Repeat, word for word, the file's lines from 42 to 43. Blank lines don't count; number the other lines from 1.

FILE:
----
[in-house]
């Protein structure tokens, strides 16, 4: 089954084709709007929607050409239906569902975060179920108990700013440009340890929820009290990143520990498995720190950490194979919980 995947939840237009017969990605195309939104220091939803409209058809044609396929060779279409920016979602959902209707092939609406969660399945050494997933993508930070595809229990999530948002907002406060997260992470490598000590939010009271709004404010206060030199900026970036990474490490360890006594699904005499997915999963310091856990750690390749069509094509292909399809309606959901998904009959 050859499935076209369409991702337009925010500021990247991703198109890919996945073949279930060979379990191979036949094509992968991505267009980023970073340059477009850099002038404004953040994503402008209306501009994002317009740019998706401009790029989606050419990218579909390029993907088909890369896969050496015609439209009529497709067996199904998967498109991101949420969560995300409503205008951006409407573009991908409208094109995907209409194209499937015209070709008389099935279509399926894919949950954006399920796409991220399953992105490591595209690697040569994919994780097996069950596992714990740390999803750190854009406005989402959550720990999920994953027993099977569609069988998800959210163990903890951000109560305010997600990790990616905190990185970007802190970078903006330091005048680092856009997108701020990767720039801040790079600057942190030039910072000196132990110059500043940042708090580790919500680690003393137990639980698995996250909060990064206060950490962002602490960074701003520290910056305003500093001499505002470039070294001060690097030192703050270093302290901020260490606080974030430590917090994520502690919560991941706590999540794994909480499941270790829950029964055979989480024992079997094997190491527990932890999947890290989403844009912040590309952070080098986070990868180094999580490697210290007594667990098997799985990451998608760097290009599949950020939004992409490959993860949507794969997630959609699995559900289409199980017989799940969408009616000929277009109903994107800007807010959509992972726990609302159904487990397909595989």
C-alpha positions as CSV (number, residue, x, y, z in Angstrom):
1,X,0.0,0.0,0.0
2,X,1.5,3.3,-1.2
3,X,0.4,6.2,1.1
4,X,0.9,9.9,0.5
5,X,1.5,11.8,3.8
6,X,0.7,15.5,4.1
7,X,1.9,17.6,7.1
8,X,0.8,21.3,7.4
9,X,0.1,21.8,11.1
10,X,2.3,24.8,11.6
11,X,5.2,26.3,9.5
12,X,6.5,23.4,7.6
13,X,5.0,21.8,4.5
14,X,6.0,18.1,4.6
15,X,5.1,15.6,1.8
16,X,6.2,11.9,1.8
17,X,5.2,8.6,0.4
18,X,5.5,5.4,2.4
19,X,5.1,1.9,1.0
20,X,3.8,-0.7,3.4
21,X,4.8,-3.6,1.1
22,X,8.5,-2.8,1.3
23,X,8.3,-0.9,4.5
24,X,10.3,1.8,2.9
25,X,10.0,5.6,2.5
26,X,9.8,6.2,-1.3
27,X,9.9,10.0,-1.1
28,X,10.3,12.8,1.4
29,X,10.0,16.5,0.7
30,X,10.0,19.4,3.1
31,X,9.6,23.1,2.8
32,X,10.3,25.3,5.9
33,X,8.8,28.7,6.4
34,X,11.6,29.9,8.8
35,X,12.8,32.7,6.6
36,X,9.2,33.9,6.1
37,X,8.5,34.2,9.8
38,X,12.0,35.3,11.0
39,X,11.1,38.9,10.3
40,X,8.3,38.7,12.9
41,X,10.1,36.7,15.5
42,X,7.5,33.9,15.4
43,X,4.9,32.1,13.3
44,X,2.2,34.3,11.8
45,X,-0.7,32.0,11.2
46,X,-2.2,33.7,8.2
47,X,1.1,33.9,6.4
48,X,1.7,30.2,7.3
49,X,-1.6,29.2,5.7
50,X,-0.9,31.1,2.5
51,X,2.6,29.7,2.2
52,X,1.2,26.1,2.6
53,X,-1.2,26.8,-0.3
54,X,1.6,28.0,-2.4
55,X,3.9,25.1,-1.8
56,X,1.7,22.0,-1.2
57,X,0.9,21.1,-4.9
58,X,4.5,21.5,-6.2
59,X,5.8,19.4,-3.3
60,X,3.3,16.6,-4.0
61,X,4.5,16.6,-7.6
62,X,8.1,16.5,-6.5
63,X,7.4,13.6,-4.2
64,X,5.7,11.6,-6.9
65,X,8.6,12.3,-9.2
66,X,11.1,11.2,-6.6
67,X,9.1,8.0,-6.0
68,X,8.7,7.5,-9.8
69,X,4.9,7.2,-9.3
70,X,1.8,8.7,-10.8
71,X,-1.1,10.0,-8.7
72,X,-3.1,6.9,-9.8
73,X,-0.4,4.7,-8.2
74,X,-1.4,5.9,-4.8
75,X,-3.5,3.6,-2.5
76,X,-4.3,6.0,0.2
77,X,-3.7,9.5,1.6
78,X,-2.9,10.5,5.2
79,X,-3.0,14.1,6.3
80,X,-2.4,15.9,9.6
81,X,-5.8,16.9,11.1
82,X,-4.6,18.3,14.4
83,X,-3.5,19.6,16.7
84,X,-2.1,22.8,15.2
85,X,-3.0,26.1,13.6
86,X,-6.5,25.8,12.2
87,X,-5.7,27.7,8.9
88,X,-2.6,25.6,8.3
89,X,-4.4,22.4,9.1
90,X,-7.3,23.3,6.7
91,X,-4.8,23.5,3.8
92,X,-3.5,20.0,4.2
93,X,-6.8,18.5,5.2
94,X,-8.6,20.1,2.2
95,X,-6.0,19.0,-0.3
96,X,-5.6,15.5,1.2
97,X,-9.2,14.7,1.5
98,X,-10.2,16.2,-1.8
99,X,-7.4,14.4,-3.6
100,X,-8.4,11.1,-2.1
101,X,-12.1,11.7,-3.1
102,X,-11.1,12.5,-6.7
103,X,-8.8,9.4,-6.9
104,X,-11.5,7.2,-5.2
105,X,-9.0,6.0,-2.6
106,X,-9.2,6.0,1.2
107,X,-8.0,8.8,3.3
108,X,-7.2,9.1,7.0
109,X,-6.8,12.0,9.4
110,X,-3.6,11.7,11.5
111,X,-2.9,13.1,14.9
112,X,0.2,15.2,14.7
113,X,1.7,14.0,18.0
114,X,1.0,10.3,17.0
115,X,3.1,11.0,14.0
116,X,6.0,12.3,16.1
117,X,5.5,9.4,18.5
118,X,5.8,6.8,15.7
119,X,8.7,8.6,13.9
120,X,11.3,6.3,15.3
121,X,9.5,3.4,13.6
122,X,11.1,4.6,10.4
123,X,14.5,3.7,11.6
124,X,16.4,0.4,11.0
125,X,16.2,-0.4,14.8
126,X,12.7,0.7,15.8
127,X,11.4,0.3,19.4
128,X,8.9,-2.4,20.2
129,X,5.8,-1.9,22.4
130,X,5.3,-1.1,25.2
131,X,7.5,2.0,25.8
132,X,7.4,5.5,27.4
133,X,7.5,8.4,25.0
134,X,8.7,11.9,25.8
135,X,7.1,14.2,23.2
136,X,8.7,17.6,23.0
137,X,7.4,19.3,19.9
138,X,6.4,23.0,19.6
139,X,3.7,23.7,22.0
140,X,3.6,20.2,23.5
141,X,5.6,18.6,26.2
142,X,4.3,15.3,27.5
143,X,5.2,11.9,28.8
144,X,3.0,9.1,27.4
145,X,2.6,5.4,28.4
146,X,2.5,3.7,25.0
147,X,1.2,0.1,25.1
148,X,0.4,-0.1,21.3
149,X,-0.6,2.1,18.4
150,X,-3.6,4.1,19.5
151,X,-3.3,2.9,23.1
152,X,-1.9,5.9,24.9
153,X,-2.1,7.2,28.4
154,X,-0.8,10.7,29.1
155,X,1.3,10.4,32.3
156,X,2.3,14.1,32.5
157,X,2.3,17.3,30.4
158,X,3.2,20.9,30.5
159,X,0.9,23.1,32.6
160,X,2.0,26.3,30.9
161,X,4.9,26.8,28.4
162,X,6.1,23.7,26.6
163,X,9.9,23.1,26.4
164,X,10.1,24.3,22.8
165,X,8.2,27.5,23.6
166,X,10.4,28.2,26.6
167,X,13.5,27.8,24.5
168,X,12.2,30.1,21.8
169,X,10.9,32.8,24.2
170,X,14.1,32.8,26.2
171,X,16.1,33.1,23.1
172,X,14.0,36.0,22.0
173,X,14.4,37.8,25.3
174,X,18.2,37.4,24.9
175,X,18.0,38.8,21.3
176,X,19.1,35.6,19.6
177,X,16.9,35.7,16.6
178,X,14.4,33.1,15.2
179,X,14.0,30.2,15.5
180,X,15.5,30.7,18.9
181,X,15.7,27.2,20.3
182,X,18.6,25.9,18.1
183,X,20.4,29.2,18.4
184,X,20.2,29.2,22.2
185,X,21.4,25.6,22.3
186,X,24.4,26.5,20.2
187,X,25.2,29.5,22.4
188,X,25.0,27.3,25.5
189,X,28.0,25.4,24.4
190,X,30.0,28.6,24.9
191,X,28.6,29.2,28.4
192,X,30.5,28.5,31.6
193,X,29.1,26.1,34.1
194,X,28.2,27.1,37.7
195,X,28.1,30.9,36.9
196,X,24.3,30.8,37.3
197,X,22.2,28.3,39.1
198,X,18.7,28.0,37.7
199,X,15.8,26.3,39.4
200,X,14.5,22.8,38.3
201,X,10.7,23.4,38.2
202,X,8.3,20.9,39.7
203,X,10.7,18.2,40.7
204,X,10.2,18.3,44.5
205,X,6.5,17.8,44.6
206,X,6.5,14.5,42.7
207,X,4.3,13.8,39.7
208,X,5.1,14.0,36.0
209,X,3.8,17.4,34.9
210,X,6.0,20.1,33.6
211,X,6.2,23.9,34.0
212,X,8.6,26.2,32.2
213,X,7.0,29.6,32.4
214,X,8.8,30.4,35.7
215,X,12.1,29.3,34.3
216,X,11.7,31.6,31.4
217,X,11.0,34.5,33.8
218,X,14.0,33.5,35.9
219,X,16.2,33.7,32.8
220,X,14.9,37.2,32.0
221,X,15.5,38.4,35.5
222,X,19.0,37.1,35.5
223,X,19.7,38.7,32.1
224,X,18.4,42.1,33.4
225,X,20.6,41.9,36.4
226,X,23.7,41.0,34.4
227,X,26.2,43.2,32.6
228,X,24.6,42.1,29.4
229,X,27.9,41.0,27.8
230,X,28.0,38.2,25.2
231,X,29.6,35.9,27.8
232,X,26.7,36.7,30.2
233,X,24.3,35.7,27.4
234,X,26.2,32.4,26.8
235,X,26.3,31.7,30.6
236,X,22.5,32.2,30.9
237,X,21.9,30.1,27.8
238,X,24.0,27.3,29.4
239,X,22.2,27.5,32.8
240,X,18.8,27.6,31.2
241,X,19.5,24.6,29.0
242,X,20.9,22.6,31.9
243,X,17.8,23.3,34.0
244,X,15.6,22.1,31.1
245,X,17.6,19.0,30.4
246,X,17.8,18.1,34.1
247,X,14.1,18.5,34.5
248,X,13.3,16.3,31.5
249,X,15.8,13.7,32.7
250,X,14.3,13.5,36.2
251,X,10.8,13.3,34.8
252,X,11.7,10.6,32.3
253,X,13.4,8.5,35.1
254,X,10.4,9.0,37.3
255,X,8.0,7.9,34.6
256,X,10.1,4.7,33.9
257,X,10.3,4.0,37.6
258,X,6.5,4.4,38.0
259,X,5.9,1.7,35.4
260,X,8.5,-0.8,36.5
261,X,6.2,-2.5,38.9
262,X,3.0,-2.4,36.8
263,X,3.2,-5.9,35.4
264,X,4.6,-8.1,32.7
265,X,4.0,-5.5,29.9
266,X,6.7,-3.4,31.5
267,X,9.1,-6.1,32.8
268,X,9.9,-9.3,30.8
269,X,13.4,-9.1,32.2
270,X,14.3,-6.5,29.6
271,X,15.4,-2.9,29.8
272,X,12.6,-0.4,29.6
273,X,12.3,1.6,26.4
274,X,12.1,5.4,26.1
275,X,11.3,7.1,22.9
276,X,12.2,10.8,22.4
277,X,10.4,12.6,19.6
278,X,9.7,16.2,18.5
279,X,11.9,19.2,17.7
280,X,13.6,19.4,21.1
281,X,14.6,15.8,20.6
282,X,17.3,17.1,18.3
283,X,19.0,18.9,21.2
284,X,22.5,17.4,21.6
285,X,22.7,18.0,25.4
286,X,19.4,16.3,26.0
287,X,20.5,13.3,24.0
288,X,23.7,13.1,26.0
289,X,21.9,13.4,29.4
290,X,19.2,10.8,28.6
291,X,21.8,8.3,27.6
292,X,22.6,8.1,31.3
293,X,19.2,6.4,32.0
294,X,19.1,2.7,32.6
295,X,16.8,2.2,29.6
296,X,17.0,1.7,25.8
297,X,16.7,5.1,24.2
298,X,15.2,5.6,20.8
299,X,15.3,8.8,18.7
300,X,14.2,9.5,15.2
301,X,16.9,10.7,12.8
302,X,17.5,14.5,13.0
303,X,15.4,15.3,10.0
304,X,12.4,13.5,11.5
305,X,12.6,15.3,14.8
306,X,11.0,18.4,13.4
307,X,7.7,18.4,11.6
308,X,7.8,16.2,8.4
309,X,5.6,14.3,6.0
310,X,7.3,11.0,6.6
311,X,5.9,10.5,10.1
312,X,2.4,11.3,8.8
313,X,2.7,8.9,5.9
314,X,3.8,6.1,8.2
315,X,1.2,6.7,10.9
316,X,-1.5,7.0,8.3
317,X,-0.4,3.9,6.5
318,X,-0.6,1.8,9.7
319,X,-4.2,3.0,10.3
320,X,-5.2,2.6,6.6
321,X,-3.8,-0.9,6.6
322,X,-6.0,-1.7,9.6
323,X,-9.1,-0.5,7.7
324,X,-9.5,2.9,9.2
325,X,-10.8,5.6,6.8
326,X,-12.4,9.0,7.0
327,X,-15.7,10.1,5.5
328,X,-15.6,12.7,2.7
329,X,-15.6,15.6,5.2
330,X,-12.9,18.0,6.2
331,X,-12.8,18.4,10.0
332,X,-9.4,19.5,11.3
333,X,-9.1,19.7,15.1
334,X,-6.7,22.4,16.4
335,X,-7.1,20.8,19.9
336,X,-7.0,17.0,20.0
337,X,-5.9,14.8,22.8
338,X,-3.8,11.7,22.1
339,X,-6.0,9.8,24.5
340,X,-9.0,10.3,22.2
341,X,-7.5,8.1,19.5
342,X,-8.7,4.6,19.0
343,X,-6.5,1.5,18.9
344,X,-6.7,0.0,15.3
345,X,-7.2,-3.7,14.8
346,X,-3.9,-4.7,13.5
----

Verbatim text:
39,X,11.1,38.9,10.3
40,X,8.3,38.7,12.9